Mukungu, a politics major, cited multiple negative experiences of observing unacknowledged privilege in her classes.

“I was in a class where it was mostly white dudes, and a lot of times my perspective was not seen as valuable or pertinent or understandable,” she said.

Mukungu added that both unawareness of privilege and absence of diversity can create an intimidating environment for students of color within the classroom.

“I think [the lack of diversity] heavily affects academics and the perspectives in the classroom. A lot of times [students of color] aren’t comfortable bringing up their own perspectives, because they’re in a hostile environment, and often when they do bring up their perspective it can be tokenized . . . like that person is representative of a whole group of people, which is not helpful at all.”

Sophomore Cynthia Ramos, vice president of Club Latino, agreed that being asked to speak for a larger group is a common expectation placed on students of color.

“Sometimes being the only minority or non-white student, you feel pressure to speak up for minorities, but I don’t feel like we should have to do that. We [as students of color] don’t know everything that minorities or low-income people go through, and I feel like sometimes we’re expected to speak up on behalf of all first-generation students,” she said.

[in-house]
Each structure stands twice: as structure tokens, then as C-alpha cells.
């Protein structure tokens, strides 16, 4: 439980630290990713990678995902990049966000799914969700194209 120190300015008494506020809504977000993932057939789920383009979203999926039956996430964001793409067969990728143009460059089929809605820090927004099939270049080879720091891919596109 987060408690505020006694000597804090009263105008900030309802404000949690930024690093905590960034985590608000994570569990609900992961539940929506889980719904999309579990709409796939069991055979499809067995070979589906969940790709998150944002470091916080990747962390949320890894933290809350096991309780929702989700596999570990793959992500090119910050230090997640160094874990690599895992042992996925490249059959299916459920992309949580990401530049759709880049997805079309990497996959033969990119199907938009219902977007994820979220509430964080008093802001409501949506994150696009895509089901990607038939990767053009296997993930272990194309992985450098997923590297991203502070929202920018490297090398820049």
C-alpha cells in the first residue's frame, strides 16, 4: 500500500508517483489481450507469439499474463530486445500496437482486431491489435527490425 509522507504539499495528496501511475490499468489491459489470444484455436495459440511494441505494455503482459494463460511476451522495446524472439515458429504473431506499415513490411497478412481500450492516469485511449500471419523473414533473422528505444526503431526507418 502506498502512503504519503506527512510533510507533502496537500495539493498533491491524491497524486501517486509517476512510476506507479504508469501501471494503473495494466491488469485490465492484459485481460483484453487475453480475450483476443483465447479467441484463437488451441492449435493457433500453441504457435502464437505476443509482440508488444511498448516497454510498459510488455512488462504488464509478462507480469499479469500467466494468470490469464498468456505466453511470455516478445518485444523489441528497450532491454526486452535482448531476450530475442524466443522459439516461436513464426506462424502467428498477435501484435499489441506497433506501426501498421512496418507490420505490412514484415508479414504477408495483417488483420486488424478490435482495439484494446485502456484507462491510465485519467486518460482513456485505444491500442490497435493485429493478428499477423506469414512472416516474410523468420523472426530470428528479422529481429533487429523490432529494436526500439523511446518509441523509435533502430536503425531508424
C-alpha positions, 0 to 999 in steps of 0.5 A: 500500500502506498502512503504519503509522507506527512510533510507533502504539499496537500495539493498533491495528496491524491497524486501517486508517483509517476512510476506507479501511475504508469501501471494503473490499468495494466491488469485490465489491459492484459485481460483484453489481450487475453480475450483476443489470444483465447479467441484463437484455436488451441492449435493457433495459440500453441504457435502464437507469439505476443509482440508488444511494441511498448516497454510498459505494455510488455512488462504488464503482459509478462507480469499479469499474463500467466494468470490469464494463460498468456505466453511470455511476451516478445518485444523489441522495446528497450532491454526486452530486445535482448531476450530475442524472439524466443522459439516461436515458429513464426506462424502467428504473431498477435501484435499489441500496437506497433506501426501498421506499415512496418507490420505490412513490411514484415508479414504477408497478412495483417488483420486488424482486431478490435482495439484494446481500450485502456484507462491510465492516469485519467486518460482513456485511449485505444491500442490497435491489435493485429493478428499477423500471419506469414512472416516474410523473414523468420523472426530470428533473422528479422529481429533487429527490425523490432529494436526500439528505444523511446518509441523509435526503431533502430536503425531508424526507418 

Mukungu noted that the cultural homogeneity at Whitman can have consequences outside of the classroom as well.

“I can only speak from my own perspective, so I can say that socially it has been very difficult, but I also come from a whole different background, being first-generation and from the South, so I had to assimilate to a degree and understand Northwest culture in order to be accepted,” she said.

She noted that Whitman’s social environment, with its emphasis on avoiding conflict, doesn’t encourage frank discussion about social inequity.

“I think generally the culture of Whitman and the culture of the Northwest leans toward colorblindness, which is not helpful and leads to not talking about race, which makes [privileged students] not aware of their own race and class,” she said.

Senior Mehera Nori, a student intern in the admissions office, observed that the prevalence of white privilege at Whitman is partially a result of the college’s target demographic.